Say a character works at a fictional place in a town, but the town is real, in that state.

Does that get your panties in a bu..."

I do expect many details to be accurate. Never have minded towns being created but details must be accurate. For example if the book has a tornado make sure you have the facts correct. As a reader I want to believe the story. Cheers

message 4: by Tammy K. (last edited Sep 04, 2013 02:32PM) (new)

Tammy K. (rambles_of_a_reader) "Say a character works at a fictional place in a town, but the town is real, in that state.

Does that get your panties in a bunch?"

In that example, no that is not relevant to the story. It is just a business right? Those come and go these days.

Yet I would say that the business must fit the town like Randy suggested.

Having a Microsoft research and development building (which the other side of my state has) in this section of my state would stand out like a sore thumb.

Are you familar with the concept of a "worrisome worm" or "brain worm"? I have seen it called other things as well, but what it is is a logic flaw in the story that picks away at the reader and usually ends up spoiling the book.
The flaw can be anything from setting, to characters back stories, to descriptions .. anything that does not sit right with the reader.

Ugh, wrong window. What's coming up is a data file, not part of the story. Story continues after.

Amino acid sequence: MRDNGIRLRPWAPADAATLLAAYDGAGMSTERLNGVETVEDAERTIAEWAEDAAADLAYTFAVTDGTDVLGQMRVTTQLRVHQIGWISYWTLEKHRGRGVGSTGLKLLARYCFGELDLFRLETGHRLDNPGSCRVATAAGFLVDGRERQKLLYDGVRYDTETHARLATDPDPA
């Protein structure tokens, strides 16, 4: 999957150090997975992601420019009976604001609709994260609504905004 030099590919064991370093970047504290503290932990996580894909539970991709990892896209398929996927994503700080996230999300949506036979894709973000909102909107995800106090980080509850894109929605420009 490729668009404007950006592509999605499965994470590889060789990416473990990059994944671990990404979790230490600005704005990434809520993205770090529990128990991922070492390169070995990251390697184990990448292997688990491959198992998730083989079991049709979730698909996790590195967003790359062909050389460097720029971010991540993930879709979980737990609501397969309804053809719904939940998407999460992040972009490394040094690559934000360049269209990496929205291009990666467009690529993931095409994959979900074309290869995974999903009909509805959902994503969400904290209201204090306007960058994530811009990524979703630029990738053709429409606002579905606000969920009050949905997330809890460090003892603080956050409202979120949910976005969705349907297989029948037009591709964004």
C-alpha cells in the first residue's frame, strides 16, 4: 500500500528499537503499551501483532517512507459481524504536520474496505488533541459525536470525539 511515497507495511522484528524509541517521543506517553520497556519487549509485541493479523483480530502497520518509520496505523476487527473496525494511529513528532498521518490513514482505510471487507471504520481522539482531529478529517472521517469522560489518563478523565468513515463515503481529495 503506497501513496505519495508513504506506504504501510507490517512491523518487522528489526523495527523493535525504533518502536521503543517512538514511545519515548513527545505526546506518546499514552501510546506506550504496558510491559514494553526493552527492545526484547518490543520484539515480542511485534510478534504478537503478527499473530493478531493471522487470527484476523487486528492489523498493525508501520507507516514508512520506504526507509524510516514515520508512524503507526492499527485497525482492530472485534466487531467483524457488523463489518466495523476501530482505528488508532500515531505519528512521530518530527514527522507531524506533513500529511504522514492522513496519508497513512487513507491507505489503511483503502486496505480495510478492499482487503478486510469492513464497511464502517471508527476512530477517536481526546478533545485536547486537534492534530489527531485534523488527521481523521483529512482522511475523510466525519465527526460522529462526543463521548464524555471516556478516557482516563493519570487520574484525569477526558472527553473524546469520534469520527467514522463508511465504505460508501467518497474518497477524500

Like let's say I have a character who is 12 and for most of the story she acts like a 12 year old, but at the plot's resolution she 'mysteriously' changes her behavior (does something out of character) and solves the mystery of the century.
Let me use the book Jordan's Brain. Now I enjoyed that story immensely but for me, the only reason that it is a good story (4 stars) rather than a great story (5 Stars) was that Jordan was never described or given a gender. My mind kept struggling the whole book with which gender to assign to Jordan and how to mentally envision her/him.
For me, that struggle with Jordan's identity interfered with the rest of the book. But that is just me, others did not find it bothersome at all. Again, I found it to be a good story, but it would have been better if my mind had not been in a battle with itself over Jordan's gender.

As an author you have to find a balance where the lack of facts (or correct facts) does not provide a worriesome worm.
One way to do that is to avoid using settings that already exist, or to make an alternative time line. Another is to make blanket statements in your stories beginning that might explain away the differences...